Studying abroad in Prague was a no-question decision for me. I knew I would always regret it if I didn’t take advantage of the only time in life where you can just pick up and move to another continent for a few months, fully immerse yourself in a different culture, and gain an incredibly unique college experience.
I had a lot of options for how I could study abroad, but CEA was a clear standout from the beginning of my research due to its full curriculum options that align perfectly with my plan to complete general education courses. Also because it allows you to diversify the people you surround yourself with. International professors provide fresh perspectives and insight, you get to meet international students in your classes, and you become friends with other study abroad students who come from all over the United States. Not to mention, the chance to become friends with some incredibly kind locals is a one of a kind opportunity.
As with any major life change, I did have some worries about going abroad. First of all, the Czech language is not the most simple of languages to get by on, full of consonant clusters and sounds that are foreign to someone who has never spoken a Slavic language. However, learning basic phrases is more than enough to get by on, since many residents speak English. Also, I will shamelessly admit that Google Translate really helps when it comes to challenges like signs and menus. While it is possible to get by on English, I did enroll in a Czech language course in hopes that I can fit in more by the end of the semester and talk to more locals!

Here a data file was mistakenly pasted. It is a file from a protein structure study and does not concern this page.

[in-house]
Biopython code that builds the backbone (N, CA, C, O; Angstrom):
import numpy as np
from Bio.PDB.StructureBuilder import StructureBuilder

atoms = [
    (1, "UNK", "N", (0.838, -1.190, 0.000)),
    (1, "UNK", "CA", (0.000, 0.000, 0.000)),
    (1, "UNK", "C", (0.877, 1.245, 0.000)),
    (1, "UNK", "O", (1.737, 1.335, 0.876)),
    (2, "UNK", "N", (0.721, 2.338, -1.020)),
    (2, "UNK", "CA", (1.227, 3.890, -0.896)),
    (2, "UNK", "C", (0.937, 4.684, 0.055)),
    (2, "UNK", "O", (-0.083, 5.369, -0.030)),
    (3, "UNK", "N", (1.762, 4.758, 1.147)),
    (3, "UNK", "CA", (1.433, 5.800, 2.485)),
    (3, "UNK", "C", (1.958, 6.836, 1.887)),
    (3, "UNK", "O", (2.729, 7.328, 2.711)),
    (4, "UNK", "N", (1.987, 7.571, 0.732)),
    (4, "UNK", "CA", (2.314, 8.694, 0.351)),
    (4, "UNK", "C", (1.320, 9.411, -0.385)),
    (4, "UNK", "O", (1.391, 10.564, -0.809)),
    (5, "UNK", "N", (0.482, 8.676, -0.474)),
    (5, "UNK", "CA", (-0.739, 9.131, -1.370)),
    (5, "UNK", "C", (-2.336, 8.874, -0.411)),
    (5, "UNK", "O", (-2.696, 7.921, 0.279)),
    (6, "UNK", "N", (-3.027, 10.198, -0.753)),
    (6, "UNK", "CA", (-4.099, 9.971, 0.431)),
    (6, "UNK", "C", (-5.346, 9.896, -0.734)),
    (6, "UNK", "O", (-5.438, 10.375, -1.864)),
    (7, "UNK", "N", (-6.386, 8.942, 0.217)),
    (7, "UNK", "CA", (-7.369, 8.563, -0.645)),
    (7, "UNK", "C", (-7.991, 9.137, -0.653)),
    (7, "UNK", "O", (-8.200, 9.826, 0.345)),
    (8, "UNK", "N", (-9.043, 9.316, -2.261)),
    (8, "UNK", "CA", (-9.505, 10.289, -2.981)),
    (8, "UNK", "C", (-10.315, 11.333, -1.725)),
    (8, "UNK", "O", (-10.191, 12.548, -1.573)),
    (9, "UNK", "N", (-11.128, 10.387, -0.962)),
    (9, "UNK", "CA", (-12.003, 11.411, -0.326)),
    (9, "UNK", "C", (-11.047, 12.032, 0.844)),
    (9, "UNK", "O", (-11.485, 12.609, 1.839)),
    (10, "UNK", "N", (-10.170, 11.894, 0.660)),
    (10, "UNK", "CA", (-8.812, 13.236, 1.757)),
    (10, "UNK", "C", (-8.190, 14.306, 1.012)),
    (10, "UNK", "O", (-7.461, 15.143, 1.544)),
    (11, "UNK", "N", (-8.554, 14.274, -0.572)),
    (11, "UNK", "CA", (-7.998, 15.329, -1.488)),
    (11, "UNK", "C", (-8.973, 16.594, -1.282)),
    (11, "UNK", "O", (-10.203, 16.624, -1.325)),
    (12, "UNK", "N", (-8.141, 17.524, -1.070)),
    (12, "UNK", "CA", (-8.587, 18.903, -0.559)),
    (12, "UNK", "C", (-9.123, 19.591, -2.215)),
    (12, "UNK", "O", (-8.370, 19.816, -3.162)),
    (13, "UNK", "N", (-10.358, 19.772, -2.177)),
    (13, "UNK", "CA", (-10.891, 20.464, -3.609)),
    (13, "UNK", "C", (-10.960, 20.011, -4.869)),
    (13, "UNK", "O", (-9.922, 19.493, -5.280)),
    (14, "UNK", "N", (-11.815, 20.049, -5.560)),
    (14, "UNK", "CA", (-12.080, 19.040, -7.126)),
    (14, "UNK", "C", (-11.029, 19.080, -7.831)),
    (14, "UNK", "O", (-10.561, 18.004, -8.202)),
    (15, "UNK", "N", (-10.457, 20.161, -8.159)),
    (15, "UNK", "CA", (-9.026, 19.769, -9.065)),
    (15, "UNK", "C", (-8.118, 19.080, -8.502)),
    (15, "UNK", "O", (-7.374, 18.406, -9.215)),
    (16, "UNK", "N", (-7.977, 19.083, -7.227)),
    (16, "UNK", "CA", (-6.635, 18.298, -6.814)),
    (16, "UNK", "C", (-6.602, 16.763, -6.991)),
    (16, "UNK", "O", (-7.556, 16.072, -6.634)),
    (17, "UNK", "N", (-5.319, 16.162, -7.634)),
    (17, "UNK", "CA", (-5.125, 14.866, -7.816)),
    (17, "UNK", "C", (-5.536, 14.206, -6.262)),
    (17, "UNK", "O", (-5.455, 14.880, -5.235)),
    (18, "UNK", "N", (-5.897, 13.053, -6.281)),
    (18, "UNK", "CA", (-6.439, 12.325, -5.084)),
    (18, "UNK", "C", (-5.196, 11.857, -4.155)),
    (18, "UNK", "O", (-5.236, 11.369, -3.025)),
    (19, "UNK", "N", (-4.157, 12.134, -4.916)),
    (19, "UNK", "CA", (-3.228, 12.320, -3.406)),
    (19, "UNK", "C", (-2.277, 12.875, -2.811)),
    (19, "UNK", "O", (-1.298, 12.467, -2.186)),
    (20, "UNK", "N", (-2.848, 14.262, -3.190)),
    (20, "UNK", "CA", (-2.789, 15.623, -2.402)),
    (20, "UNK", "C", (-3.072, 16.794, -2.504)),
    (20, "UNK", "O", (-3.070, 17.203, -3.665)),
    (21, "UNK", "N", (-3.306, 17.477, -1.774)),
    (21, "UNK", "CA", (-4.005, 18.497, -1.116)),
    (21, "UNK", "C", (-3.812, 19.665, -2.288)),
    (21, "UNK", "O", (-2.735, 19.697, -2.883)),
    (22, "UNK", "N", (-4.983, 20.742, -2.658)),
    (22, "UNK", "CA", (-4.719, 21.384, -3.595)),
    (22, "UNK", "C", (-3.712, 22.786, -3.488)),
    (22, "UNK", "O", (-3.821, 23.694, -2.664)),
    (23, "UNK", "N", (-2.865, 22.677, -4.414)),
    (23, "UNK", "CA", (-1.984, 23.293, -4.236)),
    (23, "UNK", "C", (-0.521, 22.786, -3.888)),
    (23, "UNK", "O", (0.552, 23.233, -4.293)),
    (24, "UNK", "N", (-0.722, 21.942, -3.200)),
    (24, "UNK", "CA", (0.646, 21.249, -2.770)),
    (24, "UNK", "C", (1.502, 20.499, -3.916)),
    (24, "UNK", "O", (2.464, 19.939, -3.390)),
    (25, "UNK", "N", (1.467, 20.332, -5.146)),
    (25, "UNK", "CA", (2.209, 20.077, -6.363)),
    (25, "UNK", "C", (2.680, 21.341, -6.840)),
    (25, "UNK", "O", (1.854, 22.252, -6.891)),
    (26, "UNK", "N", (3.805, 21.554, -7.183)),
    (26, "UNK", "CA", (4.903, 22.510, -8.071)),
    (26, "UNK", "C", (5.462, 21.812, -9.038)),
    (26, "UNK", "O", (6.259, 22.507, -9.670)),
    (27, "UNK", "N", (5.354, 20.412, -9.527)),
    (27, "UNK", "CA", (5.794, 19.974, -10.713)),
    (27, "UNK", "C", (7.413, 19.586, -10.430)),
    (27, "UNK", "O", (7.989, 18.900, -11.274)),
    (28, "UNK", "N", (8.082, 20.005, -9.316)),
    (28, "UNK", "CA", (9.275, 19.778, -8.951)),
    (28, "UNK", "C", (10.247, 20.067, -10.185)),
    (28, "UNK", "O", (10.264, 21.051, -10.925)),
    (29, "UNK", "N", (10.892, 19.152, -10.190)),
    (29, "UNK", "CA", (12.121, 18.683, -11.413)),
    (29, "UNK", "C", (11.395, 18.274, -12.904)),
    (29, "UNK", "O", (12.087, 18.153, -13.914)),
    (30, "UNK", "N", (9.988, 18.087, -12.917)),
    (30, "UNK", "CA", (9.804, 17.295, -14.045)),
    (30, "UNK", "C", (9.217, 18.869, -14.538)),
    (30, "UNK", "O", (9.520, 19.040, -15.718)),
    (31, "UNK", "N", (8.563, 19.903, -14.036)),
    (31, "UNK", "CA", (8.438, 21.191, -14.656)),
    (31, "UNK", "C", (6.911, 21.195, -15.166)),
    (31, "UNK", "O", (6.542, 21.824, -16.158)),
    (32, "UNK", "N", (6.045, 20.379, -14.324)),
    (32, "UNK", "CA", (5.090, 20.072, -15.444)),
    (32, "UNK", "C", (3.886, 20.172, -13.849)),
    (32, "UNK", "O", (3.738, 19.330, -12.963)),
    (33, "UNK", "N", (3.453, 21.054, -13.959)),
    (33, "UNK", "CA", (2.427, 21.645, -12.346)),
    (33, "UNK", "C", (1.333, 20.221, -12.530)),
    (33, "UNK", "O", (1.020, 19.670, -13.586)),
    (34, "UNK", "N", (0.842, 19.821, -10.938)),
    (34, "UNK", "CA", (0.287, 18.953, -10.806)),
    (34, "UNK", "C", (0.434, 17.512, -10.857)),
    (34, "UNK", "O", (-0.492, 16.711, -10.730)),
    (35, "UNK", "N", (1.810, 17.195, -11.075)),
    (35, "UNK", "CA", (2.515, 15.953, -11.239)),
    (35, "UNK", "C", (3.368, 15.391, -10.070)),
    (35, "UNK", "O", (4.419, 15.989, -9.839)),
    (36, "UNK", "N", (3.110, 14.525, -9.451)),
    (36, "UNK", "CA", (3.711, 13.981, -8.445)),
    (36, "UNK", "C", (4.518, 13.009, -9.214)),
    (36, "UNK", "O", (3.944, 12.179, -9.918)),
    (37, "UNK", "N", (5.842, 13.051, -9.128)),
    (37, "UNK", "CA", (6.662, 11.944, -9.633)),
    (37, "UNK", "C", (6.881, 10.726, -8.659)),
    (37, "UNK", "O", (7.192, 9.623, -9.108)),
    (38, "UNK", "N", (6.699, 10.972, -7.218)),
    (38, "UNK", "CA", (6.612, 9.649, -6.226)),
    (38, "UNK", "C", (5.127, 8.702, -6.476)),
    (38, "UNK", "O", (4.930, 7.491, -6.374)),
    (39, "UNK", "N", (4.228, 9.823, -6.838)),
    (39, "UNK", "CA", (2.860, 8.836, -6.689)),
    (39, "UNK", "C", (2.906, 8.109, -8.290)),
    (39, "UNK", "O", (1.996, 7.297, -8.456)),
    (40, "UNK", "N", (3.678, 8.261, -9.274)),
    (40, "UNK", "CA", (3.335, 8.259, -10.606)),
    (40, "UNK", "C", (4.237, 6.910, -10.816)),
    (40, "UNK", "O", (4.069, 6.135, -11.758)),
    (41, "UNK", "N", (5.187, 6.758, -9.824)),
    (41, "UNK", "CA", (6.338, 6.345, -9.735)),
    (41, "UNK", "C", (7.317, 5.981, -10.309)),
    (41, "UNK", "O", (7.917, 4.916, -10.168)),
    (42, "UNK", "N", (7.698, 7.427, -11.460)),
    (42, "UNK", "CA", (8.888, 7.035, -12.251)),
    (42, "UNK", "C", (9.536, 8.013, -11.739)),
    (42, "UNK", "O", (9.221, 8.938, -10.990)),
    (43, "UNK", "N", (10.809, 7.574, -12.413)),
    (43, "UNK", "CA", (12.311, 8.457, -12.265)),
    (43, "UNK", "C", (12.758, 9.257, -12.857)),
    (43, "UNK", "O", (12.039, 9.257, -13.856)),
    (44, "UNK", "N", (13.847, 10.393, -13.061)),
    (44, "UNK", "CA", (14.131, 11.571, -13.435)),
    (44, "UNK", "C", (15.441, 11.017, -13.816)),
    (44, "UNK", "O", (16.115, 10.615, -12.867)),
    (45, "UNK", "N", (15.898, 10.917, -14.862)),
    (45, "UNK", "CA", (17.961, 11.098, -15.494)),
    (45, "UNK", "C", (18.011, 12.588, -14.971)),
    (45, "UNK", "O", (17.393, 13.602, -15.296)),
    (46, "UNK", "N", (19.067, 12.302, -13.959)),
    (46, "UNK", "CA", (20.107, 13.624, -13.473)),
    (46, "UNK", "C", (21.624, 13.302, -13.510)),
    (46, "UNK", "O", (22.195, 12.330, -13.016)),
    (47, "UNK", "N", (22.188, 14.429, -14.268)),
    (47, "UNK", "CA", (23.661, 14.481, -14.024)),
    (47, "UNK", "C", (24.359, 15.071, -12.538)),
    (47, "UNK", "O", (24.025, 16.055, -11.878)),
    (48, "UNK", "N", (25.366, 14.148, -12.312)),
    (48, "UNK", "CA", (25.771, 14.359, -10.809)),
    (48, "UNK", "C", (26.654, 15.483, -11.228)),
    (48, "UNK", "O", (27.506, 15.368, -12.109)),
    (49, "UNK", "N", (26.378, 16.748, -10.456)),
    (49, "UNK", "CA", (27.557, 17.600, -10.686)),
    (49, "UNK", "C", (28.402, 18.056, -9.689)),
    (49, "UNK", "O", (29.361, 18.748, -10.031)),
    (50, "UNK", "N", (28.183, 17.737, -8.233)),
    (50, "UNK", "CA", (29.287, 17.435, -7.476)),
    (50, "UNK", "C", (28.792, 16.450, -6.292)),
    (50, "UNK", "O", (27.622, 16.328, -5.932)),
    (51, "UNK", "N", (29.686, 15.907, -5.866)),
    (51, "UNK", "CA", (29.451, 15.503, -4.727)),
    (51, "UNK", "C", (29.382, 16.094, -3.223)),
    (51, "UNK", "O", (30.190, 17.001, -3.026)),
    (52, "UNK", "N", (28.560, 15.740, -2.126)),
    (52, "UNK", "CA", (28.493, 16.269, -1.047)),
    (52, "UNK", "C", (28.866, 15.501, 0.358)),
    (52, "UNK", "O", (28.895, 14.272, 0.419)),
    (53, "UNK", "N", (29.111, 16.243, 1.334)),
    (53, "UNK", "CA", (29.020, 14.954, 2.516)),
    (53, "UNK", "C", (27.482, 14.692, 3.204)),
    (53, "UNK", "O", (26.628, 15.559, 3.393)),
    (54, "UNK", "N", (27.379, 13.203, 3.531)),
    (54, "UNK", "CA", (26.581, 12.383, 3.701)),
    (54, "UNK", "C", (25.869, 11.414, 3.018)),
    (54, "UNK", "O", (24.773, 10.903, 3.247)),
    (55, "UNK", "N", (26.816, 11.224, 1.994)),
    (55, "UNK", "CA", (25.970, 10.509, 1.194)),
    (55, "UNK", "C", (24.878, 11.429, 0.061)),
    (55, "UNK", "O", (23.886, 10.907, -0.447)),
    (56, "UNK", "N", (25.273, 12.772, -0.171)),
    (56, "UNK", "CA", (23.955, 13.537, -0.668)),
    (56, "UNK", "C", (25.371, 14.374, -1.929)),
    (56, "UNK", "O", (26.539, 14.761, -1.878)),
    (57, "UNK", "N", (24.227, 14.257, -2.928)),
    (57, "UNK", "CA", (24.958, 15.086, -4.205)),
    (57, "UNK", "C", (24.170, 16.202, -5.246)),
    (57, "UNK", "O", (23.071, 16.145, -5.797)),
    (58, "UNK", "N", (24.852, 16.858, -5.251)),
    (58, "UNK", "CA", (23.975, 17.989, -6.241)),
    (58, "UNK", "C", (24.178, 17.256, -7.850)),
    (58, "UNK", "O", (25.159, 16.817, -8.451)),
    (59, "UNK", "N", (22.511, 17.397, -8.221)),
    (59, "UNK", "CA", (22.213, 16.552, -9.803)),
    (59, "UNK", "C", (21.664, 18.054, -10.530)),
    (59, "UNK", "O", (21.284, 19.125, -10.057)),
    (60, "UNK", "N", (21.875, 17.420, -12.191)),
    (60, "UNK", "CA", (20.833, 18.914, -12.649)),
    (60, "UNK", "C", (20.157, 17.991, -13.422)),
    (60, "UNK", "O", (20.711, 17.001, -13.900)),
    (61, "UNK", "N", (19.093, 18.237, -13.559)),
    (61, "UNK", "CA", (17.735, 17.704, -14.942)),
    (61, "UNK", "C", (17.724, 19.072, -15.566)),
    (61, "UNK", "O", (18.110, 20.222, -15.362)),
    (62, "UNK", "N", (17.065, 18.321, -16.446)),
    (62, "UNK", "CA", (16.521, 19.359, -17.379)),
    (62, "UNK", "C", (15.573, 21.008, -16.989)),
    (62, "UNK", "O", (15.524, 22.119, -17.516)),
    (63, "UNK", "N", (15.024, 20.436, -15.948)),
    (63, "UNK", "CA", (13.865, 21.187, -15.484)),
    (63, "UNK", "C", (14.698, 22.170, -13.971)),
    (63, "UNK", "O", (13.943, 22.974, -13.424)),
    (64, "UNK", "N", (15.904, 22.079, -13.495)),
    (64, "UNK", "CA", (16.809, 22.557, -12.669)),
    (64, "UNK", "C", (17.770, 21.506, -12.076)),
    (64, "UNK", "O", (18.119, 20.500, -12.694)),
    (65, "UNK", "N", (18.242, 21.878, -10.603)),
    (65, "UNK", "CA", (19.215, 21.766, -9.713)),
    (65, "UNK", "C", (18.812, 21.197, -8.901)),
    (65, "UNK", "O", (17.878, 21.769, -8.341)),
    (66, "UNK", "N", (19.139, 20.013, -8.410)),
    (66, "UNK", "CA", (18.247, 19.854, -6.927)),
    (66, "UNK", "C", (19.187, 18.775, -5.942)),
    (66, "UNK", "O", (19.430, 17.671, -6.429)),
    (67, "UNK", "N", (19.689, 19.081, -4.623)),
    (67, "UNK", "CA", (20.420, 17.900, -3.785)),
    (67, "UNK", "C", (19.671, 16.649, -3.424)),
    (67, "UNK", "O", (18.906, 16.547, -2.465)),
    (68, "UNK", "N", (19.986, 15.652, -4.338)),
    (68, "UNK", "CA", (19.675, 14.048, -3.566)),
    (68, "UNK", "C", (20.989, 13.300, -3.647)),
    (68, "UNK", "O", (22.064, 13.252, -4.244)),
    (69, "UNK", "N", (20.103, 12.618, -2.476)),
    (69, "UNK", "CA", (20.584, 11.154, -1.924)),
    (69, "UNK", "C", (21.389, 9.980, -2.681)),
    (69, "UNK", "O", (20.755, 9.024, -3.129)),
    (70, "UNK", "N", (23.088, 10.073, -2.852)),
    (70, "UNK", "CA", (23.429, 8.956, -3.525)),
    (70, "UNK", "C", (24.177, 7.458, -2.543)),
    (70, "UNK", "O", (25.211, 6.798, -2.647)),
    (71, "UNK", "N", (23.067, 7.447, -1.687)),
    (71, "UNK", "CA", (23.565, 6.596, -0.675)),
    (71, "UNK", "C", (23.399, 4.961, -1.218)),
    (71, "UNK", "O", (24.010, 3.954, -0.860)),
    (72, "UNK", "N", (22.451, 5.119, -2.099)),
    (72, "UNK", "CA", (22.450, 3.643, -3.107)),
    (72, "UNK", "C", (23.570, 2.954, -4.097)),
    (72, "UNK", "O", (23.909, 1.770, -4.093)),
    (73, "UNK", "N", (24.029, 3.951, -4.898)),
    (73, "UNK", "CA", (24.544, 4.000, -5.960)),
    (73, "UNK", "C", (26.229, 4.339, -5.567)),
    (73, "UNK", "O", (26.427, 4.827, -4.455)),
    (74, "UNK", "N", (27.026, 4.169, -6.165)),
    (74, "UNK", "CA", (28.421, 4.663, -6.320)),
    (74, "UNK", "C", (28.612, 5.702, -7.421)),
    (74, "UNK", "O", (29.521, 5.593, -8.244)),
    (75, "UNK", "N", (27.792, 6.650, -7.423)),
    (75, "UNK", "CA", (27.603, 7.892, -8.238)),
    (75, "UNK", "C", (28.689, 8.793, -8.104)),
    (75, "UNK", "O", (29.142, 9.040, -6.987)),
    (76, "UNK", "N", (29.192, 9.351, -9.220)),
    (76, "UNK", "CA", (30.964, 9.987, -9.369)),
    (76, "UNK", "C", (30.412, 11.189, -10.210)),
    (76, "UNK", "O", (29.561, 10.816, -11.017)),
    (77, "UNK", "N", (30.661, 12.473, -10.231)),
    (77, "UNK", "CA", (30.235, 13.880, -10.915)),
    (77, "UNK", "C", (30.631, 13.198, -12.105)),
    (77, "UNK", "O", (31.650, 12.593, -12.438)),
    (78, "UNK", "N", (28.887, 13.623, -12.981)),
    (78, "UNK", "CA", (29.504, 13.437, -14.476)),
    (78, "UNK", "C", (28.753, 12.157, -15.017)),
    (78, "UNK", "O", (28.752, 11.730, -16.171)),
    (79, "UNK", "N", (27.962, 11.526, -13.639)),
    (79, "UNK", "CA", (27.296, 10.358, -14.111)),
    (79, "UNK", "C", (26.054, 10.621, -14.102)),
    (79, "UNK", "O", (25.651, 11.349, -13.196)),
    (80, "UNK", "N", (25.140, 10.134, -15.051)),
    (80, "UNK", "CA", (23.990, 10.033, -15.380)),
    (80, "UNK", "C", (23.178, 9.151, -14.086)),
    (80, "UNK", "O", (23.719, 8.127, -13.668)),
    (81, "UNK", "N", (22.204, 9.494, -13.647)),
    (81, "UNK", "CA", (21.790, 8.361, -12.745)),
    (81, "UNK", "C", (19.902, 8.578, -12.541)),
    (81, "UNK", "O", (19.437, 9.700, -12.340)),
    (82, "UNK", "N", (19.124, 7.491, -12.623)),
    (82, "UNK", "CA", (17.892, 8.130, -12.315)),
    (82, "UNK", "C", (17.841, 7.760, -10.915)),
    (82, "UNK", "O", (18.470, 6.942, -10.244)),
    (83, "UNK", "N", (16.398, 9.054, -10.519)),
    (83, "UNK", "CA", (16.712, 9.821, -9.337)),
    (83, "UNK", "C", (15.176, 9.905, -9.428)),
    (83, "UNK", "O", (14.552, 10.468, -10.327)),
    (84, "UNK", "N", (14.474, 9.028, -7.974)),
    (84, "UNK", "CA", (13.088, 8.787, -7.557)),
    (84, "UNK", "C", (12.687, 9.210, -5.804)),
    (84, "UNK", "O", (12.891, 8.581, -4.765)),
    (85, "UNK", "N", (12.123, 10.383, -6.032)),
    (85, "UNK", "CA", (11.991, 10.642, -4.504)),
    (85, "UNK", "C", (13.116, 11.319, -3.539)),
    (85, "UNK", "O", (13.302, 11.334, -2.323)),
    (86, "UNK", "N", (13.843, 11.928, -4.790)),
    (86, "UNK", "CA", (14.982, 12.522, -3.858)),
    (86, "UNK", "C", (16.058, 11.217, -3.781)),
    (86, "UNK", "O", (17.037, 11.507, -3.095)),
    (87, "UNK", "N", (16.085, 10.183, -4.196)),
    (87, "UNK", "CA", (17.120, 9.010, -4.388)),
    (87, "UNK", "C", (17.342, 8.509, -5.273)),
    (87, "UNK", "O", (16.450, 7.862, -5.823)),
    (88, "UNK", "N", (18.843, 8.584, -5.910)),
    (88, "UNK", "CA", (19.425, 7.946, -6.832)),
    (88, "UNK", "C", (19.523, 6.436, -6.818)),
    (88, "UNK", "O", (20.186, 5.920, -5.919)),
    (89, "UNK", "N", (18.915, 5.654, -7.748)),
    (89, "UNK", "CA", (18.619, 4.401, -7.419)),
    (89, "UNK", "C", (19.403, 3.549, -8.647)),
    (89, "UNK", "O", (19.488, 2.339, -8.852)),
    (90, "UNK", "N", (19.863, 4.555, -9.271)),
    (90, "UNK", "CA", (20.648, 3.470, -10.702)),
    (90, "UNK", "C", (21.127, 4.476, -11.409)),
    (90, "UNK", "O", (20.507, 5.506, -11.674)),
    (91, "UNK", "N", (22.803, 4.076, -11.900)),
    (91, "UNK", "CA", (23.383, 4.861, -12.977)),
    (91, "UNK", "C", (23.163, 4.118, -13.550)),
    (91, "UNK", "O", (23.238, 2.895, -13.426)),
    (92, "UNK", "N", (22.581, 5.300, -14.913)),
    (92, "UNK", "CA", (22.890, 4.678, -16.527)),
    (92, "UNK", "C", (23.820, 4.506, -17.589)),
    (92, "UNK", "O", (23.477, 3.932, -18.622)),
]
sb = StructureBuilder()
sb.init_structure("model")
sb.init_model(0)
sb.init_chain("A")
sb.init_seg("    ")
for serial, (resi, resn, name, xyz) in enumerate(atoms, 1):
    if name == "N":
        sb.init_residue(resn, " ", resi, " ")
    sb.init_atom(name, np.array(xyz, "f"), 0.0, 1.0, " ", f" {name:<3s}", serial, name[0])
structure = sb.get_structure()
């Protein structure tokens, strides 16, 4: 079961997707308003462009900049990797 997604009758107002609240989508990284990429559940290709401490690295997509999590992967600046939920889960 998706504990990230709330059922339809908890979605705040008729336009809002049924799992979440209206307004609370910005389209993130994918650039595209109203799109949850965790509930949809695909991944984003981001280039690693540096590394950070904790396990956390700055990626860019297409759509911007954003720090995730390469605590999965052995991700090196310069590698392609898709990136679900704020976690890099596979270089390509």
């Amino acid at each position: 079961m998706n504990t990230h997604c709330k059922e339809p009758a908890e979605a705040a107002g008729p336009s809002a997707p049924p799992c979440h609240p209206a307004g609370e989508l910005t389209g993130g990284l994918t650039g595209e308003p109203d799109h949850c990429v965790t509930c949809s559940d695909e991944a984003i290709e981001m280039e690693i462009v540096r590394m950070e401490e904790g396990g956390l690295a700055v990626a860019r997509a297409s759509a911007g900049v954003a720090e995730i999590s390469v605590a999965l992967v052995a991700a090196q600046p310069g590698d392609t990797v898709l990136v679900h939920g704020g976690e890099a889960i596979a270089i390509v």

Anyone who knows me can attest that I am a very picky eater, so adjusting to local food was a major worry of mine because I had never tried Czech food. Something I didn’t anticipate was that no matter how picky you are, you will end up at McDonald’s and KFC more than you think. It just happens. However, I can confirm that Czech food is completely amazing. I could eat the beef goulash everyday, and most of the meals consist of some variation of meat and bread, which is completely ideal for me. But no matter what, grocery shopping is easy, cheap, and has a lot of food options!
My worries that seemed like a big deal ended up being far smaller issues once I actually got to Prague. It’s not hard to navigate, the language barrier is manageable, the food is wonderful, and making friends is so much easier than I imagined. Each day has a certain level of spontaneity and challenges, but it has already been one of the best experiences of my life, and it’s barely begun. Studying abroad allows you to learn so much, gain a broader perspective of the world, and realize that there’s more out there than the standard American college experience.
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